No dice.  Hasn't happened, and never will.  Because, like, I ain't THAT kind of fucked-up.  Very few people are, because if they were, we'd have dozens of schools getting shot up on a daily basis.  You wouldn't be able to walk into a Walmart without wearing Kevlar.  McDonalds?!?  Forget that shit; they'd kill your ass dead in that hellhole.  Violent crimes happen in America every day, but percentage-wise, there aren't that many of them.

If violence in our media was truly capable of causing violence in real life, we'd all have drowned in blood a long time ago.  It's a myth, perpetrated by people too dim, somehow, amazingly, to realize that the vast majority of us are smart enough to realize that entertainment is entertainment, and life is life.  The two inform each other, but they are, in fact, separate.

In "Guns," King spends some time acknowledging these same ideas.  I'd love to -- and am tempted to -- quote from it extensively here, but I think I'll make you buy the essay to read it for yourself.  The upshot of what is saying, though, is this: American's aren't as fascinated by gunplay in entertainment as is alleged.  He points out of the ten top-grossing movies of 2012, only one -- Skyfall -- features gun-related violence.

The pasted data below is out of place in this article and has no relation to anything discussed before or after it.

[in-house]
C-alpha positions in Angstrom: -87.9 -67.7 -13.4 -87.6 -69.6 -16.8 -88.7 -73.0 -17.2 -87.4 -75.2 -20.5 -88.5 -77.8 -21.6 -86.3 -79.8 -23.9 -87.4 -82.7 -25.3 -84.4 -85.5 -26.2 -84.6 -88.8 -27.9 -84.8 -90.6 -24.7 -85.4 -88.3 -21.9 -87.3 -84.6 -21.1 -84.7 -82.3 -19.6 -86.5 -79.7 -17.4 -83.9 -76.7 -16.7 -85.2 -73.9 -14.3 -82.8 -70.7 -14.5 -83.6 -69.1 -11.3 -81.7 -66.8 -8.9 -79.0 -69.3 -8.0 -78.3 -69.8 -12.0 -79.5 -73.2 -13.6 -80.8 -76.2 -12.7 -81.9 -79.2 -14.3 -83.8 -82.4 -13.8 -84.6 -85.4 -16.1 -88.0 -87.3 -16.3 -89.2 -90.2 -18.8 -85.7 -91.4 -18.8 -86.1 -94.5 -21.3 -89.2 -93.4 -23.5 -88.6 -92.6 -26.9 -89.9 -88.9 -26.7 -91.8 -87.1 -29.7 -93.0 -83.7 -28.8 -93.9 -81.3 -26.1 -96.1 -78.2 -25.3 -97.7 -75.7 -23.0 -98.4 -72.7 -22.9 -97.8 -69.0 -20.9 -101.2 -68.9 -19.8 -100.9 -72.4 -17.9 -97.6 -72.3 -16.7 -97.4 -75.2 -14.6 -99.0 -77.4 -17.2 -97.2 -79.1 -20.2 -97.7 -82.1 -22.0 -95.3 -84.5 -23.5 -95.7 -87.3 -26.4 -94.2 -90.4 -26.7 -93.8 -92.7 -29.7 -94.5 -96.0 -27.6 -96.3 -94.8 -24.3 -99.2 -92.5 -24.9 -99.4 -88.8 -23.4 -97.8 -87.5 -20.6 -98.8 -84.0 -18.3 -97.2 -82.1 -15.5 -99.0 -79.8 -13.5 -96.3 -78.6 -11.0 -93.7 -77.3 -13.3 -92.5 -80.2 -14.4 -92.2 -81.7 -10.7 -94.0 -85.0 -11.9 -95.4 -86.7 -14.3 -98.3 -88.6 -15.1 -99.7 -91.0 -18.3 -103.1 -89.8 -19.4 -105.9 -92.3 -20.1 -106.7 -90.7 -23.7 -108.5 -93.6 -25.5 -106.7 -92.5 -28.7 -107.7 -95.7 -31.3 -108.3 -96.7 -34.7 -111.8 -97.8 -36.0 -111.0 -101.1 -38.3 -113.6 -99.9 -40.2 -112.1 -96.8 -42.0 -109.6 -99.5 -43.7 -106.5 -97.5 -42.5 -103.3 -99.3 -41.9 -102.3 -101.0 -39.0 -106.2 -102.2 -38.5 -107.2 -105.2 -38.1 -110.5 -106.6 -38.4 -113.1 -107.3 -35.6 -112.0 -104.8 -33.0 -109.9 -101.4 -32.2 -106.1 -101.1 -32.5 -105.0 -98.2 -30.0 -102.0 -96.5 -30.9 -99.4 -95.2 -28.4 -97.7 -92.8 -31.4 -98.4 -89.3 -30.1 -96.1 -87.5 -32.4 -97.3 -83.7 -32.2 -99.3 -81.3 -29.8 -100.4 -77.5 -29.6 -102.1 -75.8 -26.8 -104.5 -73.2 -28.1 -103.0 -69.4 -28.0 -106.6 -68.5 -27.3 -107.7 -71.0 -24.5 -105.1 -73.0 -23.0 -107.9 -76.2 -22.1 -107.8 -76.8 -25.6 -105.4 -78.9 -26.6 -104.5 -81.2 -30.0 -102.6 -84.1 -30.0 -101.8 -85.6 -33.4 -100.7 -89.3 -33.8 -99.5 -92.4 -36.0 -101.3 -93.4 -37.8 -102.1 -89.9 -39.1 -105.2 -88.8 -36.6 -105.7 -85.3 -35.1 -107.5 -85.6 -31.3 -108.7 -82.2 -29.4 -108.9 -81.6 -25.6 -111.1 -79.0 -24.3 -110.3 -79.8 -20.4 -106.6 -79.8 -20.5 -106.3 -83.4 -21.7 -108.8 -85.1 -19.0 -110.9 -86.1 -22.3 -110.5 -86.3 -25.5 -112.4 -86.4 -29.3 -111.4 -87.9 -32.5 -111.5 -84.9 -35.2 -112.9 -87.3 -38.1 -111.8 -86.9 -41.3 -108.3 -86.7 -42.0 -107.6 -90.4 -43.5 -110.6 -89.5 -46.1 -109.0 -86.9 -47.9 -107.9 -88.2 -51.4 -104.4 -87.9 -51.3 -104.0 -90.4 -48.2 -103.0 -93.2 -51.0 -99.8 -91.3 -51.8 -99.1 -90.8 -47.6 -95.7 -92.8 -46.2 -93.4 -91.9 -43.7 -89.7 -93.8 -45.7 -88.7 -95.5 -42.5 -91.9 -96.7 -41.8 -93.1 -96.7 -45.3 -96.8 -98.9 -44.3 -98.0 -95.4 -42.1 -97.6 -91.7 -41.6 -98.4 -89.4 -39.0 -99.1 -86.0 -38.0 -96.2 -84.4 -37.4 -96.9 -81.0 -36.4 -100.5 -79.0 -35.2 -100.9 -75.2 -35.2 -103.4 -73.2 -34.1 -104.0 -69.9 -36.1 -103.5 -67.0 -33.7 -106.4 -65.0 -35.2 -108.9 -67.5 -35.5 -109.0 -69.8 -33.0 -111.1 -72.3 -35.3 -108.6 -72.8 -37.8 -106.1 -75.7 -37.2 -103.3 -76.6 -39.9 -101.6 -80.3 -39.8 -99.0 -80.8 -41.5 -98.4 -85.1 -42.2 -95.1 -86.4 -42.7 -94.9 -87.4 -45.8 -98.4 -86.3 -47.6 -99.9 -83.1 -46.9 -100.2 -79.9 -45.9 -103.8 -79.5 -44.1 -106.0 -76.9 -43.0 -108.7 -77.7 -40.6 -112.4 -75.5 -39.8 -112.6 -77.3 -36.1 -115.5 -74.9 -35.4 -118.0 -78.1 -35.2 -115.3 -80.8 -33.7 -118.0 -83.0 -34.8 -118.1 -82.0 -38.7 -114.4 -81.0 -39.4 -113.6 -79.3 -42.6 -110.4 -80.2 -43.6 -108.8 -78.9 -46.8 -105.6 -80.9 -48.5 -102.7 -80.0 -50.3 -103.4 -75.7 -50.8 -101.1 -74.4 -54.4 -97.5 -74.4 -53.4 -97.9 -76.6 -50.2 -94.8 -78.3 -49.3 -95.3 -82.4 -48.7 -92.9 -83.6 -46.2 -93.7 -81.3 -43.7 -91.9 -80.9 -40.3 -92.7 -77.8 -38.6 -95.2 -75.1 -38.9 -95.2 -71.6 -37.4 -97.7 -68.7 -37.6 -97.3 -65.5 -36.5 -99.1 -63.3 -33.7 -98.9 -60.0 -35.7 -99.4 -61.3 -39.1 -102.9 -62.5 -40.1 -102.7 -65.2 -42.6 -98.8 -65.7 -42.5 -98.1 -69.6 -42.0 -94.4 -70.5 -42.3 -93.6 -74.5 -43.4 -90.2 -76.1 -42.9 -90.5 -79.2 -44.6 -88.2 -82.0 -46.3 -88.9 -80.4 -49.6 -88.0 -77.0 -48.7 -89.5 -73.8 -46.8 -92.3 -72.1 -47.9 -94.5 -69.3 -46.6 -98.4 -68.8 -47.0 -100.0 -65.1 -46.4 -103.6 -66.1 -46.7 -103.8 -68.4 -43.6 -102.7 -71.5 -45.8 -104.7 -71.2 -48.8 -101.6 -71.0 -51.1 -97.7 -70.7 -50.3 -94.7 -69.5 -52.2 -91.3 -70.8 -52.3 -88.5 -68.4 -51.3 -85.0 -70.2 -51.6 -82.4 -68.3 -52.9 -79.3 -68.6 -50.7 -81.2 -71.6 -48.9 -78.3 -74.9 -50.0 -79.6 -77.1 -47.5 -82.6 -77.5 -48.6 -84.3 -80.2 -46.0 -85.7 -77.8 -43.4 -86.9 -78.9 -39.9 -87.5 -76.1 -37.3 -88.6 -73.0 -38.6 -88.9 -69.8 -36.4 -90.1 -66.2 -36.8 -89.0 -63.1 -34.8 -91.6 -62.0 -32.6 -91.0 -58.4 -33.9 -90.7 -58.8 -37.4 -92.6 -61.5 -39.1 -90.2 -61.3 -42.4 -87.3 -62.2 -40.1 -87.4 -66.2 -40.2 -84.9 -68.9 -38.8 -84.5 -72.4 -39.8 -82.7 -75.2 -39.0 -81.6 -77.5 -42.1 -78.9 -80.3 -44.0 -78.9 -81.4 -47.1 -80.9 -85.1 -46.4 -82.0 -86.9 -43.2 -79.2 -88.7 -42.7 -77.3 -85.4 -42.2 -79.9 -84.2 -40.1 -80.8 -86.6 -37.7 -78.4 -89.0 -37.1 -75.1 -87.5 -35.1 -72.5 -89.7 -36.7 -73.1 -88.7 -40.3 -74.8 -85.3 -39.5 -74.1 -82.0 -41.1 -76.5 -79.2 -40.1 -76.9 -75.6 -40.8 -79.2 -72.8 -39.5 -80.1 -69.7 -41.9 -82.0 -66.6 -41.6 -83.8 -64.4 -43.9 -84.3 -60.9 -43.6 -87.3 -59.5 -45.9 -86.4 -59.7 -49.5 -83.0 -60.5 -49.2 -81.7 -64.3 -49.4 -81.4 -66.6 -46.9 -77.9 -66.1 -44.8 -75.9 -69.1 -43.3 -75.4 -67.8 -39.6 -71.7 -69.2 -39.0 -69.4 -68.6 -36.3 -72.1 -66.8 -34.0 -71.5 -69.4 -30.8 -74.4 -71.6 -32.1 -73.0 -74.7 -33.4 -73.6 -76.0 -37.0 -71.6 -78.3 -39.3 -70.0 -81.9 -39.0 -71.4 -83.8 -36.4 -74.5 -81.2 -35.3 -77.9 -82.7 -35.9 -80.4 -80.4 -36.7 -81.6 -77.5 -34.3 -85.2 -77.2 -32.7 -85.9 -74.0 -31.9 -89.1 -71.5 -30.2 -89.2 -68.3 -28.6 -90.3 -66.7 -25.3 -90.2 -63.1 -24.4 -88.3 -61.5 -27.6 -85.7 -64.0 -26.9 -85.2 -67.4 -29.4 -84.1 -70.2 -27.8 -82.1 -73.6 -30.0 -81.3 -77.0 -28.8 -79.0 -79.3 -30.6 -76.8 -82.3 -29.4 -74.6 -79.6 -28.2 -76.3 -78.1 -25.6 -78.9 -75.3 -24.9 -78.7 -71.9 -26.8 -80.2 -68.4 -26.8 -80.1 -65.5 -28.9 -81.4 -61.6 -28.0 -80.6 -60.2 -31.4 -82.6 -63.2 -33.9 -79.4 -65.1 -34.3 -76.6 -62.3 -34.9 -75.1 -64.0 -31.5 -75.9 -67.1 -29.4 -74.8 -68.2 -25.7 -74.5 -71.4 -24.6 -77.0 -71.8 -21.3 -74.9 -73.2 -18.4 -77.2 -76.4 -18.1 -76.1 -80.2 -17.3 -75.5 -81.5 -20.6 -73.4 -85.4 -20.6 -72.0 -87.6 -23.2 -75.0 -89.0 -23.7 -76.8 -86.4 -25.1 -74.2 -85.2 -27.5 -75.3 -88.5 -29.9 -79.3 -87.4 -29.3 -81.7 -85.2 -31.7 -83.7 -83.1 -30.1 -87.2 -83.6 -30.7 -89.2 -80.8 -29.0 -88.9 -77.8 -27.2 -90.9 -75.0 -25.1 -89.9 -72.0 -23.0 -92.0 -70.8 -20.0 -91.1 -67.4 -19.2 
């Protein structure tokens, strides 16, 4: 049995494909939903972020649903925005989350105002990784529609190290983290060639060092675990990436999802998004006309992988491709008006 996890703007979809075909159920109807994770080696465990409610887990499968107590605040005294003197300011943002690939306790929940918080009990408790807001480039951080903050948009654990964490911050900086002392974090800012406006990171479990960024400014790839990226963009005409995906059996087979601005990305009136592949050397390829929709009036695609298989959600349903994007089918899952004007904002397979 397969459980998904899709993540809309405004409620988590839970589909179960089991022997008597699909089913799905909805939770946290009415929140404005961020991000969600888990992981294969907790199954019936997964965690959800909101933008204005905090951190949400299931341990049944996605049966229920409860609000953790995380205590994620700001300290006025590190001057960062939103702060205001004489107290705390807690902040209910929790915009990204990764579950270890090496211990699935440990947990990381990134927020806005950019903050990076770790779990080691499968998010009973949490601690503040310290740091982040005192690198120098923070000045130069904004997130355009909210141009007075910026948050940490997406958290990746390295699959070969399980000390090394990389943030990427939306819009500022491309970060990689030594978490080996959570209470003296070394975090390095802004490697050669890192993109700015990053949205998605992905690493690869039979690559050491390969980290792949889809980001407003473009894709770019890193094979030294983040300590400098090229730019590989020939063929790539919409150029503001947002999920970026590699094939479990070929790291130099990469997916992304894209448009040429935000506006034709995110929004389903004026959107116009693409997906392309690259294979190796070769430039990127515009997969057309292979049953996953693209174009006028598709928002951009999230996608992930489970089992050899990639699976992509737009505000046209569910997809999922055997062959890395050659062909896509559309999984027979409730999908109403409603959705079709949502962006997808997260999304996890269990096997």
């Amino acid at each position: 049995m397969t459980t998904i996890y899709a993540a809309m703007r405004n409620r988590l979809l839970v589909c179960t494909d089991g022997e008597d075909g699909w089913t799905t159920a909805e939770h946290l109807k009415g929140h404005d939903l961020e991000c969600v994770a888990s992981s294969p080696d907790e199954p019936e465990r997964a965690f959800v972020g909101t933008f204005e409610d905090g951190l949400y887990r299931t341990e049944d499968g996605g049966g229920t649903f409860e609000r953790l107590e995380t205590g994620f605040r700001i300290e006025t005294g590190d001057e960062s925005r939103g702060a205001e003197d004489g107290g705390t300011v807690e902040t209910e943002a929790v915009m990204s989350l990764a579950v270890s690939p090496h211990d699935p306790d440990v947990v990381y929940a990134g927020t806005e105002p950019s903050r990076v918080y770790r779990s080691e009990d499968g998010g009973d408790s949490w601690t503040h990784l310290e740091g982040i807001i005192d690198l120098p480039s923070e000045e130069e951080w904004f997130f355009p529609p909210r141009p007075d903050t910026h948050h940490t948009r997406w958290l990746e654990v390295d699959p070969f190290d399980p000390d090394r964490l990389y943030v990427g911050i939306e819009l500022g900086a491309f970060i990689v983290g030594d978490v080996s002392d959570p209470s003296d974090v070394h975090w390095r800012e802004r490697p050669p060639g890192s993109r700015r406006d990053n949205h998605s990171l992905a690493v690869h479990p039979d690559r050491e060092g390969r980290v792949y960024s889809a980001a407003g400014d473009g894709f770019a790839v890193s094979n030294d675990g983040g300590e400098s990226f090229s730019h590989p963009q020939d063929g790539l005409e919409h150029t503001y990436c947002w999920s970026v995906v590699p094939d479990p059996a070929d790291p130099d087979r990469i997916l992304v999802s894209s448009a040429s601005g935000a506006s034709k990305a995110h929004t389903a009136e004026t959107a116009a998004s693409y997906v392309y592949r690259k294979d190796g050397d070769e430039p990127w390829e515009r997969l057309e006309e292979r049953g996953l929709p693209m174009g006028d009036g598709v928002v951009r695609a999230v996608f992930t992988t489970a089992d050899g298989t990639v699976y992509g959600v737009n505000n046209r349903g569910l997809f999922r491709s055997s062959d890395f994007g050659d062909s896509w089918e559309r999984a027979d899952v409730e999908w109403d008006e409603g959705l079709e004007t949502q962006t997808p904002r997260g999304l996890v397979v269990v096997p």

This is not entirely true.  Bane's minions engage in some gun use in The Dark Knight Rises, and several S.H.I.E.L.D. operative do so in The Avengers.  If I'm not mistaken, Uncle Ben is shot to death in The Amazing Spider-Man, too.  Let's not limit the look to the top ten grossers, though; let's go further, and say the top 100 (which you can look at here, by the way).  Jumping off the list at me as gun-centric films are: Django Unchained, Taken 2, Safe House, The Bourne Legacy, The Expandables 2, Jack Reacher, John Carter, Act of Valor, Zero Dark Thirty, Contraband, Looper, Battleship, Total Recall, This Means War, Savages, Red Dawn, Resident Evil: Retribution, End of Watch, Abraham Lincoln: Vampire Hunter, and Lawless.  All of those have gun-related violence to one degree or another, and I probably missed a few titles. 
Let's look and see: yep, I missed a few.  Add in Wreck-It Ralph, Men In Black 3, Prometheus, 21 Jump Street, Les Miserables, Argo, Underworld Awakening, Red Tails, Titanic and The Phantom Menace (which both got 3D re-releases that did quite well), and The Watch, all of which have guns in them ... some of them sci-fi-style guns, but guns nevertheless.  Add those titles to the first few, and that's 34% of the top hundred movies.  Not an insignificant figure.

As much as I'd like to back up King's assertion that "Americans have very little interest in entertainment featuring gunplay," I can't do it.  It's just not true.  He makes similar assertions about the most popular novels, television shows, and video games of 2012, and I see no immediate reason -- except, perhaps, in the case of the novels -- to assume that he is any more correct about them than he is about the movies.  I take his point, but I think he's just flat-out wrong.